Plenty of people out there still think of Twitter as somewhat of a joke, a quick 140-character excuse to spread meaningless information. But a Washington Post sports reporter who tried to prove a point about the credibility of the medium by intentionally tweeting misinformation has found himself on the hot seat for his own lapse in judgement.
Mike Wise, a former New York Times columnist who joined the Post in 2004, intentionally tweeted last week incorrect information about Pittsburgh Steelers quarterback Ben Roethlisberger, who is facing a six-game suspension, as part of an experiment for his radio show. Instead, the test backfired and The Post's editors - not amused with Wise for being so loose with the newspaper's credibility - suspended him for one month.
For the sake of disclosure, Wise and I were former colleagues at The Post and knew each other well enough that he once attended a dinner party at my home. He's a good guy, a respected journalist and an authority on his beat. But he made a bad call - and now he's working on restoring his credibility.
In the meantime, his fumble may turn out to be Twitter's gain. His experiment proved that there is legitimacy - and dare I say a form of microjournalism - that exists on Twitter. Wise and any other writer who attaches himself to the name of a respected and trusted news outlet is a part of that legitimacy. I like to consider myself and my colleagues here at ZDNet to be a part of that group.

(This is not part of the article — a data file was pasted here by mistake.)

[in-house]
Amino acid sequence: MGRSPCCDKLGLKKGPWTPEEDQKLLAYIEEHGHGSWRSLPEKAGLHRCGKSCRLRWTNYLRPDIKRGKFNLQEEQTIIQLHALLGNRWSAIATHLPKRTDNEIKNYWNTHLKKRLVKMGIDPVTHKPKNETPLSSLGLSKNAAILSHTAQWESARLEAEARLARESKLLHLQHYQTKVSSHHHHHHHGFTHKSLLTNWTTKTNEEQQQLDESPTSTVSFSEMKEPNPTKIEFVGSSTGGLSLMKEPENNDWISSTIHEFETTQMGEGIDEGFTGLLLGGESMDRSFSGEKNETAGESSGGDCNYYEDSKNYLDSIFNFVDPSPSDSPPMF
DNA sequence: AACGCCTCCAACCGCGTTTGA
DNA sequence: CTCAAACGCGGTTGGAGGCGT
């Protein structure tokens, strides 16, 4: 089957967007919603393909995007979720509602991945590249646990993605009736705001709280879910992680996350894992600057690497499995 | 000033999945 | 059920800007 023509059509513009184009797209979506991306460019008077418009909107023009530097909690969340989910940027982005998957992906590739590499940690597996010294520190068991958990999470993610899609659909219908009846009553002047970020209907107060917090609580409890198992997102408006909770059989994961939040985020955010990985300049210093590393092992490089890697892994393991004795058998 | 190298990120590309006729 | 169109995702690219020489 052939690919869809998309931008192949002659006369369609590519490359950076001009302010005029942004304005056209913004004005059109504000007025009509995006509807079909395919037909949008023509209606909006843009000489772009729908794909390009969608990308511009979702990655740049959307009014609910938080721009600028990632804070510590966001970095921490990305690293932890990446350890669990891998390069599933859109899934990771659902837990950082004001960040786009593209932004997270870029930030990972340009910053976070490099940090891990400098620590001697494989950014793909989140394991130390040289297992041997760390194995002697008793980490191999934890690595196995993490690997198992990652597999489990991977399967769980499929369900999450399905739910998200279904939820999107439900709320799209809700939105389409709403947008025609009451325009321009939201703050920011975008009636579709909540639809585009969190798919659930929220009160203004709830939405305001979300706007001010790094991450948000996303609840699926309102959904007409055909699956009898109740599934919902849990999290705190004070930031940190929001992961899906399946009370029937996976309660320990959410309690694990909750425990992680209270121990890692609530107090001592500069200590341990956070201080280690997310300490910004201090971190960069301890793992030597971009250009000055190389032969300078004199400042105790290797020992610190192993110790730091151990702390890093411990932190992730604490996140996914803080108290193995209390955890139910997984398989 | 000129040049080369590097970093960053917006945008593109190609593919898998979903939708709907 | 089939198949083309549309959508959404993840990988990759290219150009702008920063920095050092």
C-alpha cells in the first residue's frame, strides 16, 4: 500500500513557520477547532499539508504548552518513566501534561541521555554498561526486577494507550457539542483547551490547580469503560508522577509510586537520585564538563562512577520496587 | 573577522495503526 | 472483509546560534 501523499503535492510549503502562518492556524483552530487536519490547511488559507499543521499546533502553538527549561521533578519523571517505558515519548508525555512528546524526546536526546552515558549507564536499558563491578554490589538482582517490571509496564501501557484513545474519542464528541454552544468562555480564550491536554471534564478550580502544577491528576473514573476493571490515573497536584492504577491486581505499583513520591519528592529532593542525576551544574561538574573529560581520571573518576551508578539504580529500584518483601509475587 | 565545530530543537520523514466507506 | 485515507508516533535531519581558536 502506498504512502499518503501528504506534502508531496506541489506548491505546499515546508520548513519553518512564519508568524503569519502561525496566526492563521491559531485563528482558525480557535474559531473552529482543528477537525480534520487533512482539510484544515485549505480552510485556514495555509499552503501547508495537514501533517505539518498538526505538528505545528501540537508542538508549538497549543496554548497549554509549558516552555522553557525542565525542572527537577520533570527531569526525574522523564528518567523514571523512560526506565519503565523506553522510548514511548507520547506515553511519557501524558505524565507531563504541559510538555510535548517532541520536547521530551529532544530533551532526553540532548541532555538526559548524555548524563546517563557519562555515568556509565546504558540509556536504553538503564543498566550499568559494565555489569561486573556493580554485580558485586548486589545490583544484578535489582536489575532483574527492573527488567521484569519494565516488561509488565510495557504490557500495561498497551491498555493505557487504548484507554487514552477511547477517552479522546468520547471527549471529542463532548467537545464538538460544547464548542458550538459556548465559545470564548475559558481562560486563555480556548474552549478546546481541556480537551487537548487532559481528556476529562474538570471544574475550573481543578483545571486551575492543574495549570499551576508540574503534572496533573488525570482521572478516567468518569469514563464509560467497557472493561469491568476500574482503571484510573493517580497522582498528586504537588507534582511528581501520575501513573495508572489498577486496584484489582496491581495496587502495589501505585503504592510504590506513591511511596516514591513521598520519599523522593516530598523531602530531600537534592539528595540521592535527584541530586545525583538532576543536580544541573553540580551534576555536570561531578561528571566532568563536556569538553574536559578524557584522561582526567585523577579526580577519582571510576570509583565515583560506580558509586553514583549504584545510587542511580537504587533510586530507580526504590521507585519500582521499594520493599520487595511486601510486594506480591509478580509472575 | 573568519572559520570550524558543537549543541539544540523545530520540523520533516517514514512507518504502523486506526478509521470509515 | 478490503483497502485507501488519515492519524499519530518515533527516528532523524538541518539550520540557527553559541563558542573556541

Granted, I often write posts based on what another outlet has written - which is the case here - but always give credit where credit is due. I first read about this on CNET and also saw it on a CNN video. I trust both of those sources and admit that I did not call the Post to confirm the suspension (plus, it was in The Post, as was Wise's own statement.)
With so noise much being spewed on Twitter, it's important to remember that the user has control of the volume dial. I follow a lot of trusted sources - national, local and beat specific. at any given moment, I may see a flash (in the form of a Tweetdeck pop-up) that alerts me to everything from a fire in the nearby foothills to a boy in Colorado being carried away by a homemade hot air balloon. It was how I learned of Michael Jackson's death, that an airplane had crash landed in the Hudson River and that HP CEO Mark Hurd had resigned.
Had some random Joe on Twitter blasted those messages, I probably wouldn't have given any of them a second thought. OK, maybe I would have - but I would have had my doubts. But each of those tweets came from trusted sources - and in each of those instances, I stopped what I was doing to search for more information.
Microjournalism is doing its micro-job: it's informing. And while few of these tweets come with any actual details, most come with a link to direct me to more information.
As a service, that's very powerful.